Frank Closset


Director Product Management

Product Suite Responsible for:

SDL Knowledge Center & SDL XPP

Time in role:

7 years

Background & Experience:

I hold two Master’s degrees: one in Applied Economics, one in Business Informatics, both from the University of Leuven, Belgium.


Mechelen, Belgium

Hobbies & Interests:

Enjoy my friends, travel the globe, tennis, skiing, and playing guitar

What does an average day look like for a Director of Product Management?

As a Product Manager, you need to do a lot of things every day. I start my day off with coffee, and then some more coffee. Next, I will check my emails, and since we are a global company, my inbox is filled up again in the morning. I quickly scan for high priority issues that popped up overnight and that require my immediate attention.

I’m involved in lots of meetings with various stakeholders internal and external to the company: I sync with the different development teams, assist sales and help them to formulate how to solve prospect’s pain points with our software, talk to our Professional Services teams, Cloud Ops, sales operations, and last but not least customers. Although not that pleasant, once in a while, I need to be involved in customer escalations in order to try to find ways to unblock that customer.

 All these interactions deliver me with a lot of useful information, so it’s key to document all the insights I receive and to distil actions from them.

What is the one thing you are most passionate about when it comes to end user experience?

I always liked the psychology behind user experience: How do people think? How do they behave? Why do they behave like that? I like to evaluate complex situations, and then turn them into a pleasing and desirable experience. This is not easy, it requires empathy and curiosity. I continue to learn!

What are you working on right now?

I’m always working on multiple things at the same time. If I have to pick one topic of interest, it would be the Unified Delivery tier we are developing. This will be a new, state-of-the-art, online delivery platform, shared between SDL Web and SDL Knowledge Center. It will help us to mashup marketing content with product content and bringing these two worlds closer together. More to come shortly!

What is your Product Team focused on for the next 3-6 months?

One of the focus areas of our team is to make upgrades easier. Today, upgrading customers is too time-consuming and too error-prone. This needs to become easier. Once there, it will not only help our customers to upgrade faster with fewer mistakes, it will also enable us to deliver new releases and functionality faster to the market.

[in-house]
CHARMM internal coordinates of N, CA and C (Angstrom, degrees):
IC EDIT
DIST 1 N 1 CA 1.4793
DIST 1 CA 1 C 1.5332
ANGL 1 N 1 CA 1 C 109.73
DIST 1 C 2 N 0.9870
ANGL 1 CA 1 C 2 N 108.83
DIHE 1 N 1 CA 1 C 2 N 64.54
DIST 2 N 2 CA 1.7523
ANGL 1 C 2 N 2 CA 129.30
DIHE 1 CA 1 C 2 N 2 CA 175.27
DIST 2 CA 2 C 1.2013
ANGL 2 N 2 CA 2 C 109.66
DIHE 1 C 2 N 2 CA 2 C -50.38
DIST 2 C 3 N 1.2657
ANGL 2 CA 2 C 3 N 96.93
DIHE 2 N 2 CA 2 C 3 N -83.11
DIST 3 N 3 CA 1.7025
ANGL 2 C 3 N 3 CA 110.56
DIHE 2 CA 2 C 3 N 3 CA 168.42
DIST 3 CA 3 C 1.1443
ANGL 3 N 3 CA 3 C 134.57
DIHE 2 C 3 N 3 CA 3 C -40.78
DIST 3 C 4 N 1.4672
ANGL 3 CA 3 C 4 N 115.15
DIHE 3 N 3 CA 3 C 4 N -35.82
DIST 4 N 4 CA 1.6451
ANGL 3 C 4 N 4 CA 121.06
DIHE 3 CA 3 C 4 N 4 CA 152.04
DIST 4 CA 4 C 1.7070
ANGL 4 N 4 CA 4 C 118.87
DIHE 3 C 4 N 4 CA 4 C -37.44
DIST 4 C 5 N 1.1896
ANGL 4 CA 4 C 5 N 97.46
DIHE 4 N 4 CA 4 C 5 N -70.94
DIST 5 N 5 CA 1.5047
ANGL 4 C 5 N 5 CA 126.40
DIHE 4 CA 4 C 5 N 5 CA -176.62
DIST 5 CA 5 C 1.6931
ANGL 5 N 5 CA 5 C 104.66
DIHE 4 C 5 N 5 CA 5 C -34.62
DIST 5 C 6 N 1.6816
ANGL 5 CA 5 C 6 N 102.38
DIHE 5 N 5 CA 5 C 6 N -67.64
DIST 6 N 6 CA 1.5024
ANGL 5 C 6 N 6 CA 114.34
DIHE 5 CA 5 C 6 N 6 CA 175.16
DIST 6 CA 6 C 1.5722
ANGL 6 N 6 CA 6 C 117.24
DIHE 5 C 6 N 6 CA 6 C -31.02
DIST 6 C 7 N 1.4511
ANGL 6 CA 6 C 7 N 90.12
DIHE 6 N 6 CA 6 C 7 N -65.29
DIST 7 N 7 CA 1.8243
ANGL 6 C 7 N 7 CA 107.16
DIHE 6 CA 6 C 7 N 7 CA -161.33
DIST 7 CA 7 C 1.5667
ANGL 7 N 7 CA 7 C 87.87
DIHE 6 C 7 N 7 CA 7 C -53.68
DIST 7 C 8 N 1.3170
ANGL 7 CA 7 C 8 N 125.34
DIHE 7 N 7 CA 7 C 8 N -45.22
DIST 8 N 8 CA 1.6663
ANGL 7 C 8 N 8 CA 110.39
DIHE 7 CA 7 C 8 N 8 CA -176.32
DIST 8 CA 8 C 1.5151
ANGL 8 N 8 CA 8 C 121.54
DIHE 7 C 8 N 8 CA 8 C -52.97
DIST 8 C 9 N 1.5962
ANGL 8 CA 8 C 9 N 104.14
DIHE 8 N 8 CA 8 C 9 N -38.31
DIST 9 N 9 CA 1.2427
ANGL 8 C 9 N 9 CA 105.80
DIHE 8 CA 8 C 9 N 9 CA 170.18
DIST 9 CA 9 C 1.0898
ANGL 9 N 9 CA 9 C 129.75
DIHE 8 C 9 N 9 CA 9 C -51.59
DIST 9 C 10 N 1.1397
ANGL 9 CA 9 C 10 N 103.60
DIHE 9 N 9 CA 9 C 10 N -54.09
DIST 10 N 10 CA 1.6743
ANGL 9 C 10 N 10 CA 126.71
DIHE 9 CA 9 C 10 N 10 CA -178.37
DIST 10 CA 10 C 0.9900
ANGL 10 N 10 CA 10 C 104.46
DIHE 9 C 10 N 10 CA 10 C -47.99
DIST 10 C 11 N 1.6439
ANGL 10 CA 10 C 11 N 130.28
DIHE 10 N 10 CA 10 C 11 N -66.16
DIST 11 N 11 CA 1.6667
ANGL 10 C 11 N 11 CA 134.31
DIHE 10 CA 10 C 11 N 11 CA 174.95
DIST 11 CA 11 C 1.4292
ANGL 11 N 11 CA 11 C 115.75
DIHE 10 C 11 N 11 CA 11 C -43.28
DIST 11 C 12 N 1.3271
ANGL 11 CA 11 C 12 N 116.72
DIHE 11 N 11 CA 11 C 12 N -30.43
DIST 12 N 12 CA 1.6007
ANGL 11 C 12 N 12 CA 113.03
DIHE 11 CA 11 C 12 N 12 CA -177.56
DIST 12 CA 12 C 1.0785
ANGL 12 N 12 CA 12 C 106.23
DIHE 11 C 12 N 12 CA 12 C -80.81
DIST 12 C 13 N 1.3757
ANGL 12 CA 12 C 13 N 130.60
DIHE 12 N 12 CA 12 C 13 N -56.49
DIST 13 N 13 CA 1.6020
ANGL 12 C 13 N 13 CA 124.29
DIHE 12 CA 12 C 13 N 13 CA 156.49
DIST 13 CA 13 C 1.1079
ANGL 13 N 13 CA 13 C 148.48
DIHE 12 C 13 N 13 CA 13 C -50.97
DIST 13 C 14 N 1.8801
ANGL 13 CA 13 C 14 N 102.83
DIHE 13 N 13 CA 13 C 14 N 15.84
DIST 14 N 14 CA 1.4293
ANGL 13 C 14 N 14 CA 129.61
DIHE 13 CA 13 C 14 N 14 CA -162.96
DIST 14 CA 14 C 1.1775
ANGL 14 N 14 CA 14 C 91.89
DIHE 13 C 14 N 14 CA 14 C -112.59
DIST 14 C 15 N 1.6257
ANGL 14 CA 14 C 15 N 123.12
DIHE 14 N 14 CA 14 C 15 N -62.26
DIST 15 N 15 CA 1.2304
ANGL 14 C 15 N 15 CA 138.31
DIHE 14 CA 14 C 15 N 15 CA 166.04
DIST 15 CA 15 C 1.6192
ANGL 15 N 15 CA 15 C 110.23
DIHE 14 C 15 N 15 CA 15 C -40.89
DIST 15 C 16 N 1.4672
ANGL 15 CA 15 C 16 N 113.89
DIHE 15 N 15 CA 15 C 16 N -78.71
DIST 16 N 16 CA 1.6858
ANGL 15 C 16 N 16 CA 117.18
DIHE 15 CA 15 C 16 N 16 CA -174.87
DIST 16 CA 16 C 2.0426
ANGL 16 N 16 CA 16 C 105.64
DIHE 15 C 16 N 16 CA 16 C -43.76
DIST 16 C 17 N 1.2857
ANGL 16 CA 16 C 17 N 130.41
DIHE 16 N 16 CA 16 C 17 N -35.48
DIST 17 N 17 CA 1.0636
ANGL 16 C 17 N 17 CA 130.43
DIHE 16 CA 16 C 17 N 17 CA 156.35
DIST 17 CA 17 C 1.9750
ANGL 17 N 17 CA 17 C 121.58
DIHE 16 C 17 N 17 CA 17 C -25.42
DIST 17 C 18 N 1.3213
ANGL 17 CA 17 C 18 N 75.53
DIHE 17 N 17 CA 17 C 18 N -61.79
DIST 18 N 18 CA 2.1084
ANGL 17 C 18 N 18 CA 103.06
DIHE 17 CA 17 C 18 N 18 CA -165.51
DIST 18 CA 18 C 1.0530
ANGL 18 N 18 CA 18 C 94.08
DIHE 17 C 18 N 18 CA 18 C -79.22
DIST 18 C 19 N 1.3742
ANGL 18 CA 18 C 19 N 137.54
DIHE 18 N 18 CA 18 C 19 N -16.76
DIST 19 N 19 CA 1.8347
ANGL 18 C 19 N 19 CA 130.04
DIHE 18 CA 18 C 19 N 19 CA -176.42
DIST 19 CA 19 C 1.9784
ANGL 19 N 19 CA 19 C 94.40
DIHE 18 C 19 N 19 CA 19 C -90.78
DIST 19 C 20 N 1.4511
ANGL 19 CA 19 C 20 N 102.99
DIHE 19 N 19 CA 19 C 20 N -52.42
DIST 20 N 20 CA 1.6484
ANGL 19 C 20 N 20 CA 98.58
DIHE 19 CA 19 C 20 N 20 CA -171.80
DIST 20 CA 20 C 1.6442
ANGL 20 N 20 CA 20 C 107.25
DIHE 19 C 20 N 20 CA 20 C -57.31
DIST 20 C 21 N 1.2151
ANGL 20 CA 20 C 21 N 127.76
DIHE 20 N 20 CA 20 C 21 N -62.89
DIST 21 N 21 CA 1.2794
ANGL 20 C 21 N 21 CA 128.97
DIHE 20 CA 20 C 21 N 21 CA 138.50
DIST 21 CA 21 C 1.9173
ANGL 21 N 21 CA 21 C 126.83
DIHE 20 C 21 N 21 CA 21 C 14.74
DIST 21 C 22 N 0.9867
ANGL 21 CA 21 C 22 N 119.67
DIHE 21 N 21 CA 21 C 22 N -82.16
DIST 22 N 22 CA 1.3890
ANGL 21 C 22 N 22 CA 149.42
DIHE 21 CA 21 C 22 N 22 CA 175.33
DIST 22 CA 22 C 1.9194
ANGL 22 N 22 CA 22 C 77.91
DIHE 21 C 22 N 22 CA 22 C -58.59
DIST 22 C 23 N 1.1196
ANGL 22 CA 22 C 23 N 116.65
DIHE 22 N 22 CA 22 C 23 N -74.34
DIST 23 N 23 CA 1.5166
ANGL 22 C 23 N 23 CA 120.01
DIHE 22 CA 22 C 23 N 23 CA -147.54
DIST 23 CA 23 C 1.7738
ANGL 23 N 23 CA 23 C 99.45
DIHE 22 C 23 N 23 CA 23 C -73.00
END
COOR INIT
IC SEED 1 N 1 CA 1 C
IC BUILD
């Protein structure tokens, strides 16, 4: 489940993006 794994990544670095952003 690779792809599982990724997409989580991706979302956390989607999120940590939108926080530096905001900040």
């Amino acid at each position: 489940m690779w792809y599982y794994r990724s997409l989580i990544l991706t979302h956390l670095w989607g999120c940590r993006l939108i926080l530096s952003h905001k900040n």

We are executing on the following themes

  • Automation libraries: our team is developing a PowerShell automation library to help both our Professional Services team, our CloudOps team and our customers to easily bootstrap servers and to apply configuration to them, all automated. Keywords are control, automation, and repeatability.  This initiative will be open sourced. For more information, take a look at (click on DITA)
  • Provide more control to the end user: End users should be able configure their own environment. An example, user will be able to customize list views themselves in the next release.

Tell us about your interaction with customers and end users? How does this impact what you build?

Product Management requires understanding users and marketing processes, discovering problems and opportunities, and creating new product ideas. In order to do this, I like to spend a fair amount of my time talking to customers, whether it is at an event, face-to-face, in online meetings, but even a customer escalation is an opportunity to learn.

Every year, I go on a few road trips and visit a number of customers at their premises. Doing customer interview works best in my opinion in the customer’s own habitat. You can learn a lot simply by looking how their desk is organized. Sometimes I find Post-its hanging on their wall with notes on how to do something in our system, which tells me the things which are counterintuitive to that user.

Furthermore, I’m also happy to see that a number of new user groups are starting to form: one in the Benelux and one in the Nordics. This is a great way to reach a larger number of customers at the same time. A big “thank you” to the ones driving these user groups.

How can customers reach out and share their feedback around the product?

This is still an area for improvement. Customers mostly provide their requirements through either Professional Services, support or direct. The biggest complaint I get is that customers never know when and if something will get on the roadmap and if so, when can it be expected.

To remedy this we are in process of launching a new forum on the community site “SDL Knowledge Center Ideas”.  We will be announcing when this goes live shortly and looking forward to everyone adding their ideas here. 

Which 1 person would you love to invite to a dinner party?

Unfortunately no longer possible, but I would like to invite Steve Jobs to a dinner party. I liked his take on innovation, design, but most and foremost simplicity. My favourite quote: “Focusing is about saying NO.” With so many opportunities, competing for scarce resources, we need to make decisions and we need to say NO to some of them!